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Clinical Microbiology for Diagnostic Laboratory Scientists


Clinical Microbiology for Diagnostic Laboratory Scientists


1. Aufl.

von: Sarah Jane Pitt

117,60 €

Verlag: Wiley-Blackwell
Format: EPUB
Veröffentl.: 08.11.2017
ISBN/EAN: 9781118745823
Sprache: englisch
Anzahl Seiten: 296

DRM-geschütztes eBook, Sie benötigen z.B. Adobe Digital Editions und eine Adobe ID zum Lesen.

Beschreibungen

A modern, evaluative, and integrative approach to diagnostic microbiology encouraging problem-solving in the clinical laboratory context through the use of examples to illustrate clinical and diagnostic issues Clinical Microbiology for Diagnostic Laboratory Scientists is designed to encourage readers to develop a way of thinking that can be applied to any diagnostic scenario in microbiology. Through consideration of a selected range of infections caused by pathogenic bacteria, viruses, fungi, protozoa, and helminths, the book encourages readers to explore connections between the available information about clinical symptoms, pathogenesis of infections, and the approaches used in laboratory diagnosis, in order to develop new insights. The book begins with an introductory chapter that outlines the scope of clinical diagnostic microbiology and the key areas for the laboratory scientist to be aware of. The subsequent six chapters review a type of infection in depth, using particular pathogenic microorganisms to illustrate salient points. At the end of each chapter there are three exercises related to management of a diagnostic service and assessing the suitability of test methods to specific contexts. There are no right or wrong answers to these, but the reader can discuss them with their laboratory colleagues or university tutor.  Makes extensive use of published research in the form of journal articles, publically available epidemiological data, professional guidelines, and specialist websites Stimulates the reader in critical appraisal of published evidence and encourages problem-solving in the laboratory Outlines the scope of clinical diagnostic microbiology and the key areas for the laboratory scientist to be aware of Considers topics relevant to professional scientists working in the area of diagnostic microbiology Clinical Microbiology for Diagnostic Laboratory Scientists is ideal for post graduate scientists intending to pursue careers in diagnostic clinical microbiology and for biomedical scientists, clinical scientists, and full time students studying for upper level qualifications in biomedical science, microbiology, or virology.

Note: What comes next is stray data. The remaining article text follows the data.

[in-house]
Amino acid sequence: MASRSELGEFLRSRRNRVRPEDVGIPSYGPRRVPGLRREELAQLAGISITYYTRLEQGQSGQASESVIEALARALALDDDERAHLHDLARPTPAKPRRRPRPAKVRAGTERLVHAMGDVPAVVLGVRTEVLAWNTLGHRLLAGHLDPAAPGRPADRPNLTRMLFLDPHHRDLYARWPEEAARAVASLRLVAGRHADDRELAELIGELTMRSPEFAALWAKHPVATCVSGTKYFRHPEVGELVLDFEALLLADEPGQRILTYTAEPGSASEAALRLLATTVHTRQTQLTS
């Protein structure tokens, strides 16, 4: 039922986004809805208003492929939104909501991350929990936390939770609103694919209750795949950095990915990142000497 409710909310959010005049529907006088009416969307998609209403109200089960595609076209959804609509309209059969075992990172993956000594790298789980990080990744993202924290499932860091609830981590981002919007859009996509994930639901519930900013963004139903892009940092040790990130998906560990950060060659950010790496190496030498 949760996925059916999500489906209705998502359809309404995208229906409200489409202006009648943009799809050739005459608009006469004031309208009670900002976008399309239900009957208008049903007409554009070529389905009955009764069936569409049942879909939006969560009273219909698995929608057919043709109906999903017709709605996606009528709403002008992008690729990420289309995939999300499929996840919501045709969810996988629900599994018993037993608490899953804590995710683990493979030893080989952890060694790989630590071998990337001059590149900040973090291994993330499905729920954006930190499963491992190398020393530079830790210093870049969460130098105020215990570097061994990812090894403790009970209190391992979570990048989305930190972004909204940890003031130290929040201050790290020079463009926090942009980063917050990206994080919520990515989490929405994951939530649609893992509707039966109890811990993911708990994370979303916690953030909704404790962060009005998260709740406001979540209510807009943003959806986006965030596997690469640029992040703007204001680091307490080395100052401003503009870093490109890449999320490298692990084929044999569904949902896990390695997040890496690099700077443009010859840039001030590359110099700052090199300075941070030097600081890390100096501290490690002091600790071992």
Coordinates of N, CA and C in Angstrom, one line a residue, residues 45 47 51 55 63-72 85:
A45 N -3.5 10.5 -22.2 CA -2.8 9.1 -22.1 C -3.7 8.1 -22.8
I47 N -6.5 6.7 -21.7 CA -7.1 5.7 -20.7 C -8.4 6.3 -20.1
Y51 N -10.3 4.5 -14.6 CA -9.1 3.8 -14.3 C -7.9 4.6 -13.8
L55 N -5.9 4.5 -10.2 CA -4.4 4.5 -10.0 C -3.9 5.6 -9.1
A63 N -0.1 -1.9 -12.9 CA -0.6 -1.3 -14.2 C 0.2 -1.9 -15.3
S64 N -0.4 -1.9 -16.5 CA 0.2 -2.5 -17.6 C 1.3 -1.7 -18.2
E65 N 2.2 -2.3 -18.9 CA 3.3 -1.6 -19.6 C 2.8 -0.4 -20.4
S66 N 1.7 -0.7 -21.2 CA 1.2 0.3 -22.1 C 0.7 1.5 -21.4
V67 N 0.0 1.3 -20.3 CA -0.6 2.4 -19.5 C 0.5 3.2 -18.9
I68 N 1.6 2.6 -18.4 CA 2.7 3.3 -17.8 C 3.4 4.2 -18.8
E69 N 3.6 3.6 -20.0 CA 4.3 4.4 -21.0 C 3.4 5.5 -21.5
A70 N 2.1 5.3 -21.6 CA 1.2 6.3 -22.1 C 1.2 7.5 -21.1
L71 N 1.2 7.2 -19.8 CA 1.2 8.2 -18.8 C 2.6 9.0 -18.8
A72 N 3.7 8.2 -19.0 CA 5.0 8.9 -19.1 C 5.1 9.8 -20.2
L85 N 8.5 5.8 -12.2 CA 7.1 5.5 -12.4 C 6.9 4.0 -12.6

Preface xiii Acknowledgements xv 1 Overview of Clinical Diagnostic Microbiology 1 1.1 Introduction 1 1.2 Organisation and Management of Diagnostic Microbiology Services 2 1.3 Techniques 2 1.4 Point?]of?]Care Testing (POCT) 3 1.5 Antimicrobials 8 1.5.1 Antibacterial Agents (Antibiotics) 8 1.5.2 Antiviral Agents 8 1.5.3 Antifungal Agents 9 1.5.4 Antiparasitic Agents 12 1.5.5 Antimicrobial Sensitivity Testing 14 1.6 Selection and Evaluation of Diagnostic Tests 15 1.7 Quality Management 18 1.8 Infection Control, Monitoring and Surveillance 18 1.9 Exercises 21 References 21 2 Infections of the Blood 25 2.1 Introduction 25 2.2 Blood Stream Infections (Bacteraemia/Fungaemia) 26 2.2.1 Sepsis 27 2.2.1.1 Pathology 27 2.2.1.2 Epidemiology 28 2.2.1.3 Diagnostic Considerations 28 2.2.1.4 Treatment 31 2.2.2 Infective Endocarditis 31 2.2.2.1 Pathology 31 2.2.2.2 Epidemiology 32 2.2.2.3 Treatment 34 2.2.3 Laboratory Diagnosis of Blood Stream Infections 34 2.3 Blood?]Borne Infections 35 2.3.1 Human Immunodeficiency Virus 36 2.3.1.1 Epidemiology 37 2.3.1.2 Pathogenesis 38 2.3.1.3 Clinical Aspects 39 2.3.1.4 Laboratory Diagnosis 42 2.3.2 Human T?]Cell Lymphoma Viruses 43 2.3.3 Trypanosoma cruzi 44 2.3.4 Creutzfeldt?]Jakob Disease 44 2.3.5 West Nile Virus 45 2.3.6 Blood?]Borne Herpes Viruses 46 2.4 Exercises 47 2.5 Case Studies 48 References 49 3 Respiratory Tract Infections 55 3.1 Introduction 55 3.1.1 Upper Respiratory Tract Infections 57 3.1.2 Lower Respiratory Tract Infections 58 3.1.3 Respiratory Pathogens 60 3.2 Respiratory Syncytial Virus 60 3.2.1 Introduction 60 3.2.2 Pathogenesis and Clinical Symptoms 61 3.2.3 Epidemiology 63 3.2.4 Laboratory Diagnosis 63 3.2.5 Management and Treatment 65 3.3 Streptococcus pyogenes and Streptococcus pneumoniae 66 3.3.1 Introduction 66 3.3.2 Pathogenesis and Clinical Symptoms 66 3.3.2.1 Pathogenesis of Streptococcus pyogenes Infection 66 3.3.2.2 Pathogenesis of Streptococcus pneumoniae Infection 69 3.3.3 Epidemiology 70 3.3.4 Laboratory Diagnosis 71 3.3.5 Management and Treatment 73 3.4 Mycobacterium tuberculosis 74 3.4.1 Introduction 75 3.4.2 Pathogenesis and Clinical Symptoms 75 3.4.3 Epidemiology 77 3.4.4 Laboratory Diagnosis 77 3.4.5 Control, Treatment and Management 79 3.5 Pneumocystis jirovecii 81 3.5.1 Introduction 81 3.5.2 Pathogenesis and Clinical Symptoms 82 3.5.3 Epidemiology 82 3.5.4 Laboratory Diagnosis 83 3.5.5 Management and Treatment 84 3.6 Paragonimus westermani 84 3.6.1 Introduction 84 3.6.2 Pathogenesis and Clinical Symptoms 85 3.6.3 Epidemiology 86 3.6.4 Laboratory Diagnosis 86 3.6.5 Management and Treatment 86 3.7 Exercises 87 3.8 Case Studies 87 References 88 4 Gastrointestinal Infections 95 4.1 Introduction 95 4.1.1 Normal Gut Flora 95 4.1.2 Diarrhoea 96 4.1.3 Gastrointestinal Pathogens 98 4.2 Campylobacter 98 4.2.1 Introduction 98 4.2.2 Pathogenesis and Clinical Symptoms 98 4.2.3 Epidemiology 99 4.2.4 Laboratory Diagnosis 100 4.2.5 Treatment and Control 102 4.3 Clostridium difficle 103 4.3.1 Introduction 103 4.3.2 Pathogenesis and Clinical Symptoms 103 4.3.3 Epidemiology 104 4.3.4 Laboratory Diagnosis 105 4.3.5 Management, Treatment and Control 106 4.4 Cryptosporidium 108 4.4.1 Introduction 108 4.4.2 Pathogenesis and Clinical Symptoms 108 4.4.3 Epidemiology 109 4.4.4 Laboratory Diagnosis 110 4.4.5 Treatment and Control 111 4.5 Norovirus 112 4.5.1 Introduction 112 4.5.2 Pathogenesis and Clinical Symptoms 112 4.5.3 Epidemiology 113 4.5.4 Laboratory Diagnosis 115 4.6 Helicobacter pylori 118 4.6.1 Introduction 118 4.6.2 Pathogenesis and Clinical Symptoms 119 4.6.3 Epidemiology 120 4.6.4 Laboratory Diagnosis 121 4.6.5 Treatment and Management 124 4.7 Liver Infections 124 4.7.1 Hepatitis Viruses 125 4.7.1.1 Hepatitis A Virus 125 4.7.1.2 Hepatitis B Virus 127 4.7.1.3 Hepatitis C Virus 132 4.7.1.4 Hepatitis D (Delta) Virus 134 4.7.1.5 Hepatitis E Virus 134 4.7.1.6 Hepatitis G Virus (GB?]Virus C) 136 4.7.2 Liver Coinfections 136 4.8 Exercises 137 4.9 Case Studies 138 References 139 5 Congenital, Perinatal and Neonatal Infections 149 5.1 Introduction 149 5.2 Antenatal Screening 149 5.3 Infections Which Adversely Affect the Mother During Pregnancy 150 5.3.1 Malaria 152 5.3.1.1 Pathogenesis and Clinical Symptoms 152 5.3.1.2 Laboratory Diagnosis 153 5.3.1.3 Management and Treatment 154 5.3.2 Influenza A 154 5.3.2.1 Pathogenesis and Clinical Symptoms 154 5.3.2.2 Laboratory Diagnosis 155 5.3.2.3 Management and Treatment 155 5.3.3 Chlamydia 156 5.3.3.1 Pathogenesis and Clinical Symptoms 156 5.3.3.2 Epidemiology 157 5.3.3.3 Laboratory Diagnosis 158 5.3.3.4 Treatment and Management 159 5.4 Congenital Infections 159 5.4.1 Treponema pallidum 160 5.4.1.1 Syphilis Infection 160 5.4.1.2 Pathogenesis and Clinical Symptoms of Congenital Syphilis 161 5.4.1.3 Laboratory Diagnosis 162 5.4.1.4 Management and Treatment 164 5.4.1.5 Epidemiology 164 5.4.2 Rubella 165 5.4.2.1 Rubella Infection 165 5.4.2.2 Pathogenesis and Clinical Symptoms of Congenital Rubella 165 5.4.2.3 Laboratory Diagnosis 166 5.4.2.4 Management 168 5.4.2.5 Epidemiology 168 5.4.3 Toxoplasma gondii 170 5.4.3.1 Toxoplasmosis Infection 170 5.4.3.2 Pathogenesis and Clinical Symptoms of Congenital Toxoplasmosis 171 5.4.3.3 Laboratory Diagnosis 172 5.4.3.4 Management and Treatment 173 5.4.3.5 Epidemiology 174 5.5 Perinatal Infections 175 5.5.1 Hepatitis B Virus 175 5.5.2 Human Immunodeficiency Virus 177 5.5.3 Neonatal Conjunctivitis (Ophthalmia Neonatorum) 178 5.6 Neonatal Infections 179 5.6.1 Neonatal Sepsis 179 5.6.2 Neonatal Meningitis 179 5.6.2.1 Laboratory Diagnosis 180 5.6.3 Group B Streptococcus spp. Infection 180 5.6.4 Neonatal Herpes Simplex 181 5.7 Exercises 183 5.8 Case Studies 183 References 184 6 Sexually Transmitted Infections 193 6.1 Introduction 193 6.2 Herpes Simplex Virus 195 6.2.1 Introduction 197 6.2.2 Pathogenesis and Clinical Symptoms 197 6.2.3 Epidemiology 198 6.2.4 Laboratory Diagnosis 199 6.2.5 Treatment and Management 200 6.3 Neisseria gonorrhoeae 201 6.3.1 Introduction 201 6.3.2 Clinical Symptoms and Pathogenesis 201 6.3.3 Epidemiology 203 6.3.4 Laboratory Diagnosis 204 6.3.5 Treatment 205 6.4 Human Papilloma Virus 206 6.4.1 Introduction 206 6.4.2 Clinical Symptoms and Pathogenesis 206 6.4.3 Epidemiology 208 6.4.4 Laboratory Diagnosis 208 6.4.5 Treatment 211 6.4.6 Vaccination 211 6.5 Trichomomas vaginalis 212 6.5.1 Introduction 213 6.5.2 Pathogenesis and Clinical Symptoms 213 6.5.3 Epidemiology 213 6.5.4 Laboratory Diagnosis 214 6.5.5 Treatment and Management 215 6.6 Exercises 215 6.7 Case Studies 215 References 216 7 Infections in Immunocompromised Patients 223 7.1 Introduction 223 7.2 Congenital Genetic Immunological Disorders 224 7.3 Blood Cell and Bone Marrow Disorders 226 7.4 HIV/AIDS 228 7.5 Cytomegalovirus 229 7.5.1 Introduction 229 7.5.2 Pathogenesis and Clinical Symptoms 229 7.5.3 Epidemiology 231 7.5.4 Laboratory Diagnosis 232 7.5.5 Treatment and Control 233 7.6 Staphylococcus spp. 234 7.6.1 Introduction 234 7.6.2 Pathogenesis and Clinical Symptoms 235 7.6.3 Epidemiology 236 7.6.4 Laboratory Diagnosis 237 7.6.5 Treatment and Management 241 7.7 Aspergillus spp. 241 7.7.1 Introduction 242 7.7.2 Pathogenesis and Clinical Symptoms 242 7.7.3 Epidemiology 243 7.7.4 Laboratory Diagnosis 244 7.7.5 Treatment and Management 246 7.8 Cryptococcus spp. 246 7.8.1 Introduction 247 7.8.2 Pathogenesis and Clinical Symptoms 247 7.8.3 Epidemiology 248 7.8.4 Laboratory Diagnosis 250 7.8.5 Treatment 251 7.9 Exercises 251 7.10 Case Studies 252 References 253 Appendix 261 Index 267